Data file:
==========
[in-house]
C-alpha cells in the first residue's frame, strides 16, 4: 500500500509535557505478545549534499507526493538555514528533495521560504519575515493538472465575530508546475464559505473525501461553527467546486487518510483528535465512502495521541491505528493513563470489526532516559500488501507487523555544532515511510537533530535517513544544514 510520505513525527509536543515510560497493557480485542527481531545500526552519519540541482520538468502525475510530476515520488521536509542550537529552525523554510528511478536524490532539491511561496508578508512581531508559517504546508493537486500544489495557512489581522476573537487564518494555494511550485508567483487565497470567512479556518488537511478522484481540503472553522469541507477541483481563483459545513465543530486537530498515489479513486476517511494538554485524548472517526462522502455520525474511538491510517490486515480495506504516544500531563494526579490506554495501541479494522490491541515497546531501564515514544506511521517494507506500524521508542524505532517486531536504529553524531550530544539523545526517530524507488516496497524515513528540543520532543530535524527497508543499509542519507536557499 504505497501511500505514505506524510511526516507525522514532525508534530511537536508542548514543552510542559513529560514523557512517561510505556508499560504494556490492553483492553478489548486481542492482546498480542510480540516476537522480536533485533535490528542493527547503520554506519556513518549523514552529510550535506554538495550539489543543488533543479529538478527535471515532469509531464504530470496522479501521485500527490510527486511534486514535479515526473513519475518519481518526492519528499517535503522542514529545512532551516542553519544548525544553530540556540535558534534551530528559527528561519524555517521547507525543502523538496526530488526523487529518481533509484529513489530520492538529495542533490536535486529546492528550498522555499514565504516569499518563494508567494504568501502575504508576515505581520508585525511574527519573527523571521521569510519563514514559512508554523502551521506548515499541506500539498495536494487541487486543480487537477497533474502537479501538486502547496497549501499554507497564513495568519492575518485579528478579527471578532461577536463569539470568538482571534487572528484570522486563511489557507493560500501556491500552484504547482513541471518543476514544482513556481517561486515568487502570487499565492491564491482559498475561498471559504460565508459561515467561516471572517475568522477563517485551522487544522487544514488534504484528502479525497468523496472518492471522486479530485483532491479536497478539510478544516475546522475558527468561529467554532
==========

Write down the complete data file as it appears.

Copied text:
[in-house]
C-alpha cells in the first residue's frame, strides 16, 4: 500500500509535557505478545549534499507526493538555514528533495521560504519575515493538472465575530508546475464559505473525501461553527467546486487518510483528535465512502495521541491505528493513563470489526532516559500488501507487523555544532515511510537533530535517513544544514 510520505513525527509536543515510560497493557480485542527481531545500526552519519540541482520538468502525475510530476515520488521536509542550537529552525523554510528511478536524490532539491511561496508578508512581531508559517504546508493537486500544489495557512489581522476573537487564518494555494511550485508567483487565497470567512479556518488537511478522484481540503472553522469541507477541483481563483459545513465543530486537530498515489479513486476517511494538554485524548472517526462522502455520525474511538491510517490486515480495506504516544500531563494526579490506554495501541479494522490491541515497546531501564515514544506511521517494507506500524521508542524505532517486531536504529553524531550530544539523545526517530524507488516496497524515513528540543520532543530535524527497508543499509542519507536557499 504505497501511500505514505506524510511526516507525522514532525508534530511537536508542548514543552510542559513529560514523557512517561510505556508499560504494556490492553483492553478489548486481542492482546498480542510480540516476537522480536533485533535490528542493527547503520554506519556513518549523514552529510550535506554538495550539489543543488533543479529538478527535471515532469509531464504530470496522479501521485500527490510527486511534486514535479515526473513519475518519481518526492519528499517535503522542514529545512532551516542553519544548525544553530540556540535558534534551530528559527528561519524555517521547507525543502523538496526530488526523487529518481533509484529513489530520492538529495542533490536535486529546492528550498522555499514565504516569499518563494508567494504568501502575504508576515505581520508585525511574527519573527523571521521569510519563514514559512508554523502551521506548515499541506500539498495536494487541487486543480487537477497533474502537479501538486502547496497549501499554507497564513495568519492575518485579528478579527471578532461577536463569539470568538482571534487572528484570522486563511489557507493560500501556491500552484504547482513541471518543476514544482513556481517561486515568487502570487499565492491564491482559498475561498471559504460565508459561515467561516471572517475568522477563517485551522487544522487544514488534504484528502479525497468523496472518492471522486479530485483532491479536497478539510478544516475546522475558527468561529467554532